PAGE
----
Why Use of Force Videos in Court Cases Don’t Tell the Whole Story

TASA ID: 321

As a former law enforcement officer, a security expert and an expert witness, I have seen countless videos of police using force on a suspect or perpetrator. In today’s world, the use of cameras by the police and by the public in taping an incident, while creating a picture of how the incident went down, do not always tell the entire story or even show the events as they actually happened. The assumption is that if a video shows a police officer using force on someone, it explains the entire scenario. That is not always true! The video can only capture an event and it does not take into account the human elements of fear and other specific details that must be considered. As attorneys, knowing how these human elements play into the use of force by the police in any given situation is imperative when trying a case that involves a use of force video of the police.

First, it’s important to understand the use of force continuum. The definition of the use of force continuum is “the right to use force is a right of an individual or authority to settle conflicts or prevent certain actions by using force to either: a dissuade another party from a particular course of action, or to physically intervene to stop them”. This is a standard that provides law enforcement officers and civilians with guidelines as to how much force may be used against a resisting subject in a given situation. The purpose of these levels of force is to clarify, both for law enforcement officers and civilians, the complex subject of use of force. One goal of the use of force continuum is a guideline to take control of a situation that threatens security by protecting the police officer and others in the immediate area from danger, as well as protecting the subject from himself or herself. Police officers are trained in the use of force and have discretion as to the usage of the levels when encountering a situation that needs force to get it under control.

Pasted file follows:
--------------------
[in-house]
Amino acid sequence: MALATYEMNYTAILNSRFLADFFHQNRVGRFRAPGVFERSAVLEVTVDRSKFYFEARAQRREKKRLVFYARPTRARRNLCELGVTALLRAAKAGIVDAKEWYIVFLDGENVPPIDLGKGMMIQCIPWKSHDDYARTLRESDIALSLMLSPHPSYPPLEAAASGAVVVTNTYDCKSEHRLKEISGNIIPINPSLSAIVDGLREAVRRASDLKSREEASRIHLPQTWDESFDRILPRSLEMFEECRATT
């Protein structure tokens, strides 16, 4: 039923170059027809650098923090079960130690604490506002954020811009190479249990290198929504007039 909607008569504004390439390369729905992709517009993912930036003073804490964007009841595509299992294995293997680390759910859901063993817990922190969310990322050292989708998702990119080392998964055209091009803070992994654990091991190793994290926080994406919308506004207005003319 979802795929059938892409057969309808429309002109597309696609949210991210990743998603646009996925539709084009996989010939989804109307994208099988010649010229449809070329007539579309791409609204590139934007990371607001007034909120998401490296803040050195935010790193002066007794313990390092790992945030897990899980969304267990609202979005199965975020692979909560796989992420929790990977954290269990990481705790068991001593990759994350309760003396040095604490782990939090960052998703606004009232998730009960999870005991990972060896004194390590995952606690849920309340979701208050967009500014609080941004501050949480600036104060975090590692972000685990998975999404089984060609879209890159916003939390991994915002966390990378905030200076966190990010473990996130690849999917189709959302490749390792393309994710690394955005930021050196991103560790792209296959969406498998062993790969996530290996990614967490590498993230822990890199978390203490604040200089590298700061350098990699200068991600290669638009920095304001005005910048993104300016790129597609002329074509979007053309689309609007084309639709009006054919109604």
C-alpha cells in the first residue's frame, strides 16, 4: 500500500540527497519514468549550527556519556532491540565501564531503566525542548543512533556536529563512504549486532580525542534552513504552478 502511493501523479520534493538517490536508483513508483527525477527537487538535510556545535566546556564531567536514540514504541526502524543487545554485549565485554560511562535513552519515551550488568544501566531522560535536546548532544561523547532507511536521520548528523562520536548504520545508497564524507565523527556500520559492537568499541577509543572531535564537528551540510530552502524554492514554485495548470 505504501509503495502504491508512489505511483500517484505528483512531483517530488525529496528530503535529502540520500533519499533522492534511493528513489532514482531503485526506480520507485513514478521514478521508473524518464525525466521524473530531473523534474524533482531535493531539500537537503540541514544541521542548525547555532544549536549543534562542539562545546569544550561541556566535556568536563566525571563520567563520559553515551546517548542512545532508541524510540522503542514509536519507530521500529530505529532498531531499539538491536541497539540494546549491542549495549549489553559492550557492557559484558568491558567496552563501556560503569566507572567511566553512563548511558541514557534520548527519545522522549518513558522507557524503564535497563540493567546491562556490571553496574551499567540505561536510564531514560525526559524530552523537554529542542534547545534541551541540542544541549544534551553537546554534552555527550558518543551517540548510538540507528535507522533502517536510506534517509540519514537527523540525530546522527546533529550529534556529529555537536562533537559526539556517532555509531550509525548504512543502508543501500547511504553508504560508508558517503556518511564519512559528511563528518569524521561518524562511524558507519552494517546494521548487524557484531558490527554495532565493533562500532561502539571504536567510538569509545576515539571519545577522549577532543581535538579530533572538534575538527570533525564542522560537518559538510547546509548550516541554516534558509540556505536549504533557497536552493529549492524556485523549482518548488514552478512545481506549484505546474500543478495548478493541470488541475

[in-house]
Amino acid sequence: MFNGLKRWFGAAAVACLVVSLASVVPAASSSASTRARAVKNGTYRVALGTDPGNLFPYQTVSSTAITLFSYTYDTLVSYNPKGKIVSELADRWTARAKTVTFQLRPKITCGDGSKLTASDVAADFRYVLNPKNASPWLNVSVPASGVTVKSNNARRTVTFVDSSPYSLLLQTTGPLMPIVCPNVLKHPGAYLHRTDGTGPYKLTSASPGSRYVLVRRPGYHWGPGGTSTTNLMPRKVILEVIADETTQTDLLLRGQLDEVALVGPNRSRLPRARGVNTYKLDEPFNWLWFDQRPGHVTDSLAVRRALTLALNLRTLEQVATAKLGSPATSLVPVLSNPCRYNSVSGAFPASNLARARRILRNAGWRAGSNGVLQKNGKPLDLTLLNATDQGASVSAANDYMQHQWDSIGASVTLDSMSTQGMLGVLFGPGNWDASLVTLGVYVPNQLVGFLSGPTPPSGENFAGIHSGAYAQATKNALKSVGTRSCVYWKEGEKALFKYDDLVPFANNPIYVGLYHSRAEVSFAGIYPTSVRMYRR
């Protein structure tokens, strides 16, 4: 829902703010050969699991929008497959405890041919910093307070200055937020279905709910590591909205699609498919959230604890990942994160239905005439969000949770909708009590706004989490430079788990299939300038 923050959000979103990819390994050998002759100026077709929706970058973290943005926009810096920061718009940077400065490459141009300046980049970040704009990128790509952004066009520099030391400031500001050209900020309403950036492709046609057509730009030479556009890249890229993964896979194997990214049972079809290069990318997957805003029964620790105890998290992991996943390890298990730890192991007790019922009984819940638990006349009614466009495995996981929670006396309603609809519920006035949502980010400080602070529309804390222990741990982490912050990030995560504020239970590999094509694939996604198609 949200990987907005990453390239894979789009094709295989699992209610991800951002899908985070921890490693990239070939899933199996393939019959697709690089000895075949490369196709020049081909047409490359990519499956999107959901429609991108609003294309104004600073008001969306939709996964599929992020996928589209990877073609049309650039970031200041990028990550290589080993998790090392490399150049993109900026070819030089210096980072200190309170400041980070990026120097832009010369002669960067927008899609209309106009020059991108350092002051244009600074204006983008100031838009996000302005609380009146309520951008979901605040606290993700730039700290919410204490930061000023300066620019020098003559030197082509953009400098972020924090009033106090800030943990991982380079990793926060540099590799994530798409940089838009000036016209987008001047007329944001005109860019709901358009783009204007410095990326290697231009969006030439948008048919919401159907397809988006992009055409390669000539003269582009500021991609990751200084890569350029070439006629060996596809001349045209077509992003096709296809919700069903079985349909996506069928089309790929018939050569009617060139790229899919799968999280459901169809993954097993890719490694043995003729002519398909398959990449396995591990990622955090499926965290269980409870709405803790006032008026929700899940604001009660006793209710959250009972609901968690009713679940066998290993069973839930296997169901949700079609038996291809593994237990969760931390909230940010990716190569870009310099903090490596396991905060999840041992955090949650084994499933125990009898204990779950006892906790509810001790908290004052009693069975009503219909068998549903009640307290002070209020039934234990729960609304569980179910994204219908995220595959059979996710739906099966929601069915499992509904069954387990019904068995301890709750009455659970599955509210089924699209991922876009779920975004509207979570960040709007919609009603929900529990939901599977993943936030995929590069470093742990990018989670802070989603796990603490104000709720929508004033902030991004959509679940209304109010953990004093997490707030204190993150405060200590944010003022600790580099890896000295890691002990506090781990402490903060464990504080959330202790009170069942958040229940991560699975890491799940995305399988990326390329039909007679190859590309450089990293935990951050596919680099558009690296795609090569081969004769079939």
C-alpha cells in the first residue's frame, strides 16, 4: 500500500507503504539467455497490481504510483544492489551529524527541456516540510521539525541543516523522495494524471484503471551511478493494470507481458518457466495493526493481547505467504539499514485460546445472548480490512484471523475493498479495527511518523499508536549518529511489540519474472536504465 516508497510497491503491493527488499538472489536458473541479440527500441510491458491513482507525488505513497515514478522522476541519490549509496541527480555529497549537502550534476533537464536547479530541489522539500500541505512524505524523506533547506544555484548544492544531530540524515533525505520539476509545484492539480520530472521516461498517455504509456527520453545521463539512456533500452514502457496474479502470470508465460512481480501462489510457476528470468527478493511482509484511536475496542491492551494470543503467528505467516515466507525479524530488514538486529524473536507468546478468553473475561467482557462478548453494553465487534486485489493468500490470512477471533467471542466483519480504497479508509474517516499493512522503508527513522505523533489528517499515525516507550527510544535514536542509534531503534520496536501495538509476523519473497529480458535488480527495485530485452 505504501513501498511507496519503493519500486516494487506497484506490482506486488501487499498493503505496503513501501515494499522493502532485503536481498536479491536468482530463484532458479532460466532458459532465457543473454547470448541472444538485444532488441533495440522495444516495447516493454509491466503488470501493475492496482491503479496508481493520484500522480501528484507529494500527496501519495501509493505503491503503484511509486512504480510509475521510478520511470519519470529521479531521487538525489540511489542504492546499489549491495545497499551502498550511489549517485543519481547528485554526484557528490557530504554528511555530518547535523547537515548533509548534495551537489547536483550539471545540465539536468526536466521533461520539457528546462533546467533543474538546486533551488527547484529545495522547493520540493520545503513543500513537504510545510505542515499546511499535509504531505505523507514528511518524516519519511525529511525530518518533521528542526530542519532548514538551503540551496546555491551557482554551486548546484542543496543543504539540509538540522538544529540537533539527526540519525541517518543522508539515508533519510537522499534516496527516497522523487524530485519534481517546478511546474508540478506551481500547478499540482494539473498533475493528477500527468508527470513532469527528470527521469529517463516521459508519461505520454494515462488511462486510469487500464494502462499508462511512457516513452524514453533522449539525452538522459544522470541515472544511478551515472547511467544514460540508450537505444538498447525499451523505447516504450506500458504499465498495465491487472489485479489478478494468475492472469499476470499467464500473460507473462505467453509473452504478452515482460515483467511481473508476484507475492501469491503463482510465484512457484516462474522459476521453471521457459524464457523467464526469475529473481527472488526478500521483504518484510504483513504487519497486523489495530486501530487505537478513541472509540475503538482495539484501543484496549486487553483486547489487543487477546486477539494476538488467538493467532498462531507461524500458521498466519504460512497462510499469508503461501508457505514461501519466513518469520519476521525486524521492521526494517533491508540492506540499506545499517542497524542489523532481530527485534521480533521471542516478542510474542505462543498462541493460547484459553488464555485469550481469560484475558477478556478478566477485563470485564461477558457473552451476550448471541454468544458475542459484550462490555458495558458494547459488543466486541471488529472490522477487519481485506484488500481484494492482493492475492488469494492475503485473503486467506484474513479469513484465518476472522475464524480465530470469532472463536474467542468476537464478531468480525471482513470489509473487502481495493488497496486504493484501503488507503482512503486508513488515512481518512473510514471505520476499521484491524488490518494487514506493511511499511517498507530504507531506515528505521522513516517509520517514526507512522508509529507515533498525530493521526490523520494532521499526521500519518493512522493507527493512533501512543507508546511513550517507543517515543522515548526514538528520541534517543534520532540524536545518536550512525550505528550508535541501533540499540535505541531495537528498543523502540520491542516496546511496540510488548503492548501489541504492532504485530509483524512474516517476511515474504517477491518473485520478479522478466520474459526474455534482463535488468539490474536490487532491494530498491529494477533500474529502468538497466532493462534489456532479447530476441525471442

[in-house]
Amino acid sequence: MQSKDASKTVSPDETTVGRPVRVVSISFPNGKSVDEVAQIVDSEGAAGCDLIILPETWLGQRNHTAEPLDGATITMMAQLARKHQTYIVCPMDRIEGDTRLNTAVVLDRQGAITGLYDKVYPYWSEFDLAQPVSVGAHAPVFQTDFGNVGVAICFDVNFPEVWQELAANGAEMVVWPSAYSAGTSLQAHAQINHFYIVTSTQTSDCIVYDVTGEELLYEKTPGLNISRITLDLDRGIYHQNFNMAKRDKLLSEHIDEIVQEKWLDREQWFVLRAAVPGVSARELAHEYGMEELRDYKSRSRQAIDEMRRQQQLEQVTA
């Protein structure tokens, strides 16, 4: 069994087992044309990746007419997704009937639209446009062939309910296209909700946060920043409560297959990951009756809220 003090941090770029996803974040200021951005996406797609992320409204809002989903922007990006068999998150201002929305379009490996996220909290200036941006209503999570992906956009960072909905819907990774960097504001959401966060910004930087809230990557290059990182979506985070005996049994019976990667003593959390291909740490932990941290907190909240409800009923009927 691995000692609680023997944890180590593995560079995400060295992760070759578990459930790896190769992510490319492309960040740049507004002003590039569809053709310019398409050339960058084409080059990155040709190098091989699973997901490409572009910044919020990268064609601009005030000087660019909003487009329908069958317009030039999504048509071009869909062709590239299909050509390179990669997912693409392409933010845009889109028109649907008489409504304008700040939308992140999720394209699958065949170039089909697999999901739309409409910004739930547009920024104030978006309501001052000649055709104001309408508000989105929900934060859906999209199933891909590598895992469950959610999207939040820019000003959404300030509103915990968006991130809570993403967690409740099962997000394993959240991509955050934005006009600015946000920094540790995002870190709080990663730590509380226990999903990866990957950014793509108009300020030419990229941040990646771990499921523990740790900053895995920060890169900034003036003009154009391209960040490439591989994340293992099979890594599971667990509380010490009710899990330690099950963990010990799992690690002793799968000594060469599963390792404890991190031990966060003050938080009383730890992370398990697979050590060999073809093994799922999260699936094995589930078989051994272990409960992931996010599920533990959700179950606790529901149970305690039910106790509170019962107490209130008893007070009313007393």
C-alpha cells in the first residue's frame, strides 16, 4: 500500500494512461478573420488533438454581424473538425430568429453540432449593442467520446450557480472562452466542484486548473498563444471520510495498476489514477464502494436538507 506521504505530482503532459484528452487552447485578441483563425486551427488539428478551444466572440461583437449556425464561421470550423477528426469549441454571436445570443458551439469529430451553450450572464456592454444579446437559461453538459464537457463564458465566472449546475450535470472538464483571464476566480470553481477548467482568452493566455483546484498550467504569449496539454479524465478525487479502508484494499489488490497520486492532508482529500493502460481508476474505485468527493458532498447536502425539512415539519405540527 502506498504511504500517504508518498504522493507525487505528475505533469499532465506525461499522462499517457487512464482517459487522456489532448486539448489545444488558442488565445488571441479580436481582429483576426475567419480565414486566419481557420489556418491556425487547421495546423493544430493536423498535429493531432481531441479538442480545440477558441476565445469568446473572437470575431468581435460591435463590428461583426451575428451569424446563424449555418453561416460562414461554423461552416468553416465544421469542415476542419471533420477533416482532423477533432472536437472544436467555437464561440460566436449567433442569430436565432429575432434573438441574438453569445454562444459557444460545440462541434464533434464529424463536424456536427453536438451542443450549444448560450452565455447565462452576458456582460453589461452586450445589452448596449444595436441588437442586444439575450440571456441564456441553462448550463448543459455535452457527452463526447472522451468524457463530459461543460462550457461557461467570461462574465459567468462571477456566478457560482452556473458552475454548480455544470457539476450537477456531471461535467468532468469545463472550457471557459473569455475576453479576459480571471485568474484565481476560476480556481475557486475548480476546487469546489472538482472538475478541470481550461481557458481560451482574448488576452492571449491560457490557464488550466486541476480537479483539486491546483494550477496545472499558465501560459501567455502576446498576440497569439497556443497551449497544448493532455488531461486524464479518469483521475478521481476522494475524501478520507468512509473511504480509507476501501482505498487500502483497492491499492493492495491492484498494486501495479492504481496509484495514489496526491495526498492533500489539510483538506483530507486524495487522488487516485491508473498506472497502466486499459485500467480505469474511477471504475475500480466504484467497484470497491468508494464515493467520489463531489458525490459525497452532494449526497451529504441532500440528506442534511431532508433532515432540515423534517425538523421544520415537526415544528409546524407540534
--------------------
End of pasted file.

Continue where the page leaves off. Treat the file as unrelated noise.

When using a video in a court case that shows a police officer using force in an effort to sway the jury, the judge or the public towards a conclusion, it is important to understand that what is being shown does not tell the whole story. It may show action by the police, but it doesn’t mean that what is being seen constitutes wrongful action by the police.